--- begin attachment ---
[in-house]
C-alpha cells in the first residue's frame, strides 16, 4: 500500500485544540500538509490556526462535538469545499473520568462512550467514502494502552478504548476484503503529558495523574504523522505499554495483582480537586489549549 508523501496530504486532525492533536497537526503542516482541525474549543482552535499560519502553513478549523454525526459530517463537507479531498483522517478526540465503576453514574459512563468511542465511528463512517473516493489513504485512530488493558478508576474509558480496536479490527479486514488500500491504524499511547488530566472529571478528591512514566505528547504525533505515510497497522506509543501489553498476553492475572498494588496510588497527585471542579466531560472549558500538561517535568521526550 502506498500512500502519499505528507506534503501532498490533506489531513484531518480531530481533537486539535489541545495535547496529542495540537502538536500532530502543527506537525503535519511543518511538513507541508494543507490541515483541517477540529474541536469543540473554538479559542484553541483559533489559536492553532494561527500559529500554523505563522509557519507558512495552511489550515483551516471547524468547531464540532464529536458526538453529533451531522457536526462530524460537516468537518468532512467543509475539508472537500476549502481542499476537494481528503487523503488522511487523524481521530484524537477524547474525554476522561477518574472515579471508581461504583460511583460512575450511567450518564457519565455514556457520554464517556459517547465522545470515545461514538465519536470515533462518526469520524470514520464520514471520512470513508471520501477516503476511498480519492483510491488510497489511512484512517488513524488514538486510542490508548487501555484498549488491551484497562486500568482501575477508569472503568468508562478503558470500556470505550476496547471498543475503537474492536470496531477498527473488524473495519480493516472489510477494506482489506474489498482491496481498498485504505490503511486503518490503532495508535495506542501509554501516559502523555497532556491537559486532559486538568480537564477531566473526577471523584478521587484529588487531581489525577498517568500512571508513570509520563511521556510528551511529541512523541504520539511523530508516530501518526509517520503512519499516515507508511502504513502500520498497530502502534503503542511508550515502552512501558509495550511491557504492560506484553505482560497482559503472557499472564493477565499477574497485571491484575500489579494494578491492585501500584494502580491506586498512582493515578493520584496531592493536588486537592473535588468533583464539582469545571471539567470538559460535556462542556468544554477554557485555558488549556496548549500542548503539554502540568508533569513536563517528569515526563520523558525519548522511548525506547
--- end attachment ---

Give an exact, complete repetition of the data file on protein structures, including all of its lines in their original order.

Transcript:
[in-house]
C-alpha cells in the first residue's frame, strides 16, 4: 500500500485544540500538509490556526462535538469545499473520568462512550467514502494502552478504548476484503503529558495523574504523522505499554495483582480537586489549549 508523501496530504486532525492533536497537526503542516482541525474549543482552535499560519502553513478549523454525526459530517463537507479531498483522517478526540465503576453514574459512563468511542465511528463512517473516493489513504485512530488493558478508576474509558480496536479490527479486514488500500491504524499511547488530566472529571478528591512514566505528547504525533505515510497497522506509543501489553498476553492475572498494588496510588497527585471542579466531560472549558500538561517535568521526550 502506498500512500502519499505528507506534503501532498490533506489531513484531518480531530481533537486539535489541545495535547496529542495540537502538536500532530502543527506537525503535519511543518511538513507541508494543507490541515483541517477540529474541536469543540473554538479559542484553541483559533489559536492553532494561527500559529500554523505563522509557519507558512495552511489550515483551516471547524468547531464540532464529536458526538453529533451531522457536526462530524460537516468537518468532512467543509475539508472537500476549502481542499476537494481528503487523503488522511487523524481521530484524537477524547474525554476522561477518574472515579471508581461504583460511583460512575450511567450518564457519565455514556457520554464517556459517547465522545470515545461514538465519536470515533462518526469520524470514520464520514471520512470513508471520501477516503476511498480519492483510491488510497489511512484512517488513524488514538486510542490508548487501555484498549488491551484497562486500568482501575477508569472503568468508562478503558470500556470505550476496547471498543475503537474492536470496531477498527473488524473495519480493516472489510477494506482489506474489498482491496481498498485504505490503511486503518490503532495508535495506542501509554501516559502523555497532556491537559486532559486538568480537564477531566473526577471523584478521587484529588487531581489525577498517568500512571508513570509520563511521556510528551511529541512523541504520539511523530508516530501518526509517520503512519499516515507508511502504513502500520498497530502502534503503542511508550515502552512501558509495550511491557504492560506484553505482560497482559503472557499472564493477565499477574497485571491484575500489579494494578491492585501500584494502580491506586498512582493515578493520584496531592493536588486537592473535588468533583464539582469545571471539567470538559460535556462542556468544554477554557485555558488549556496548549500542548503539554502540568508533569513536563517528569515526563520523558525519548522511548525506547